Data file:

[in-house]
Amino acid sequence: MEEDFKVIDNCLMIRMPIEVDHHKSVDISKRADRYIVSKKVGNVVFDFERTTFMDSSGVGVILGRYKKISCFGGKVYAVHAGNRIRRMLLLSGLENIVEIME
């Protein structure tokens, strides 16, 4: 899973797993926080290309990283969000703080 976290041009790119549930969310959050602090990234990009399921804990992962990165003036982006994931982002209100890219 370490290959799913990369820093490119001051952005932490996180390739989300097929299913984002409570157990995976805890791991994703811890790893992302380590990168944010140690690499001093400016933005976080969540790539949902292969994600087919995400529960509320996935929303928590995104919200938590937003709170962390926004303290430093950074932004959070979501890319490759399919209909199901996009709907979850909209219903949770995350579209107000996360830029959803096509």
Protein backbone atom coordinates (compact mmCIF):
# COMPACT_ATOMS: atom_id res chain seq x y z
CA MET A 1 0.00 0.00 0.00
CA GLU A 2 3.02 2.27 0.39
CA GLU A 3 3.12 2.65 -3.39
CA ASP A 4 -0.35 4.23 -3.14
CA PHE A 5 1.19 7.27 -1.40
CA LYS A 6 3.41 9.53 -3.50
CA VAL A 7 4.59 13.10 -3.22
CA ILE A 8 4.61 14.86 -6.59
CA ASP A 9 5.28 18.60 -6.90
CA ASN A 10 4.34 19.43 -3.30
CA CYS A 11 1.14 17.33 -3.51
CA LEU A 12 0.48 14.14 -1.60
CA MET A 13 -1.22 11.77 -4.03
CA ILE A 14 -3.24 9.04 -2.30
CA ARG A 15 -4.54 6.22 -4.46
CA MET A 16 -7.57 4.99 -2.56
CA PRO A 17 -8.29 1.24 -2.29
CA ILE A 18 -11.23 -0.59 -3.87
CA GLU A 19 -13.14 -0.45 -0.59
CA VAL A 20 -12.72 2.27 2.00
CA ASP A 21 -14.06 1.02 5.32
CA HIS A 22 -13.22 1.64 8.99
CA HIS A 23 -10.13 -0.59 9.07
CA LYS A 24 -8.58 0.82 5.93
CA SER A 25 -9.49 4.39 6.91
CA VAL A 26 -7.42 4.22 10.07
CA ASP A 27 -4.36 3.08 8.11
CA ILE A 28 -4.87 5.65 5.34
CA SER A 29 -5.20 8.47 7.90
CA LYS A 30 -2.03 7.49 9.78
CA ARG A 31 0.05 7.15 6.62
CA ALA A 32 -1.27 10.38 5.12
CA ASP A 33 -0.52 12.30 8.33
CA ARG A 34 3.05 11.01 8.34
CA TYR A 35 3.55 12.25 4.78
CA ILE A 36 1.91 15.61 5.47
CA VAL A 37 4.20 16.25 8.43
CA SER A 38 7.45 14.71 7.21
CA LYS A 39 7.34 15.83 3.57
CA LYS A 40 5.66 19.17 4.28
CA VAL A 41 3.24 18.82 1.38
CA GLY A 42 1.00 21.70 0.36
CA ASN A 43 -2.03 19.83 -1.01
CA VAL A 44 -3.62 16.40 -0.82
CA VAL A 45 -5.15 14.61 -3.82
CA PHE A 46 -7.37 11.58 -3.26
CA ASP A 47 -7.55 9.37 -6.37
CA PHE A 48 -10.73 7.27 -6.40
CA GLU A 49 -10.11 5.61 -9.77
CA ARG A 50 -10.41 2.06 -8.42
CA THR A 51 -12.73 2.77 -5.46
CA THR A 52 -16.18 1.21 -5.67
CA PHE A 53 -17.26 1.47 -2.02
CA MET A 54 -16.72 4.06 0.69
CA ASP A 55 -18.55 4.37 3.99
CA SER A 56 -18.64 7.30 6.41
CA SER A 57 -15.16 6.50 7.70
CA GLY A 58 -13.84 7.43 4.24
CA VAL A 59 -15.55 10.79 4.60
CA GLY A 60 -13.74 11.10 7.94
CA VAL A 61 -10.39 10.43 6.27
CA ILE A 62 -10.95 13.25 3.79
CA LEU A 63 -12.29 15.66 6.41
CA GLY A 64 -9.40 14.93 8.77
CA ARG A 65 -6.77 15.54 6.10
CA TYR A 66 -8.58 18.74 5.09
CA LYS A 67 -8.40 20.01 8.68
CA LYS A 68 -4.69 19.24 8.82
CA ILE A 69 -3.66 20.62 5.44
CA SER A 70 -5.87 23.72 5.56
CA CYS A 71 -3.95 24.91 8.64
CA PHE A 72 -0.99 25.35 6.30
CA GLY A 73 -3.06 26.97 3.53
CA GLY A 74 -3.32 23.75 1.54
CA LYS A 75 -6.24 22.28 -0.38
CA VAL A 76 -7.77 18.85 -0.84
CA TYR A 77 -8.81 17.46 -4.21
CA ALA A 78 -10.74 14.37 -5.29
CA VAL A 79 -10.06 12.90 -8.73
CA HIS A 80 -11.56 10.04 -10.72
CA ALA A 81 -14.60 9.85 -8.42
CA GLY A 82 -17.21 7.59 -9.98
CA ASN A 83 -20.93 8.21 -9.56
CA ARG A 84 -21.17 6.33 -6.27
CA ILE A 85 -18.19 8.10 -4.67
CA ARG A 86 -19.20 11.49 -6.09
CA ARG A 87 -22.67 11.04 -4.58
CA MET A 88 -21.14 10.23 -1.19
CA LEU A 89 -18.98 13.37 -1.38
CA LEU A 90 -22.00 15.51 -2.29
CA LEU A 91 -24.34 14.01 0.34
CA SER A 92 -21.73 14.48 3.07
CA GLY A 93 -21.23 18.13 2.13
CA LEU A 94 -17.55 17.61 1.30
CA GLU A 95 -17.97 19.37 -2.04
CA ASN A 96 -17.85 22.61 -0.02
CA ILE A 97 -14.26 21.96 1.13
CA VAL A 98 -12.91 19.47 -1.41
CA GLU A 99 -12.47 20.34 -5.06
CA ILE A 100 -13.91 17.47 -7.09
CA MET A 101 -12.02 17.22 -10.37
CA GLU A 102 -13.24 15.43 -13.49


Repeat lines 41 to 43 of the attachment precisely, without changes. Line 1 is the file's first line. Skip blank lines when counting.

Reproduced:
CA ILE A 36 1.91 15.61 5.47
CA VAL A 37 4.20 16.25 8.43
CA SER A 38 7.45 14.71 7.21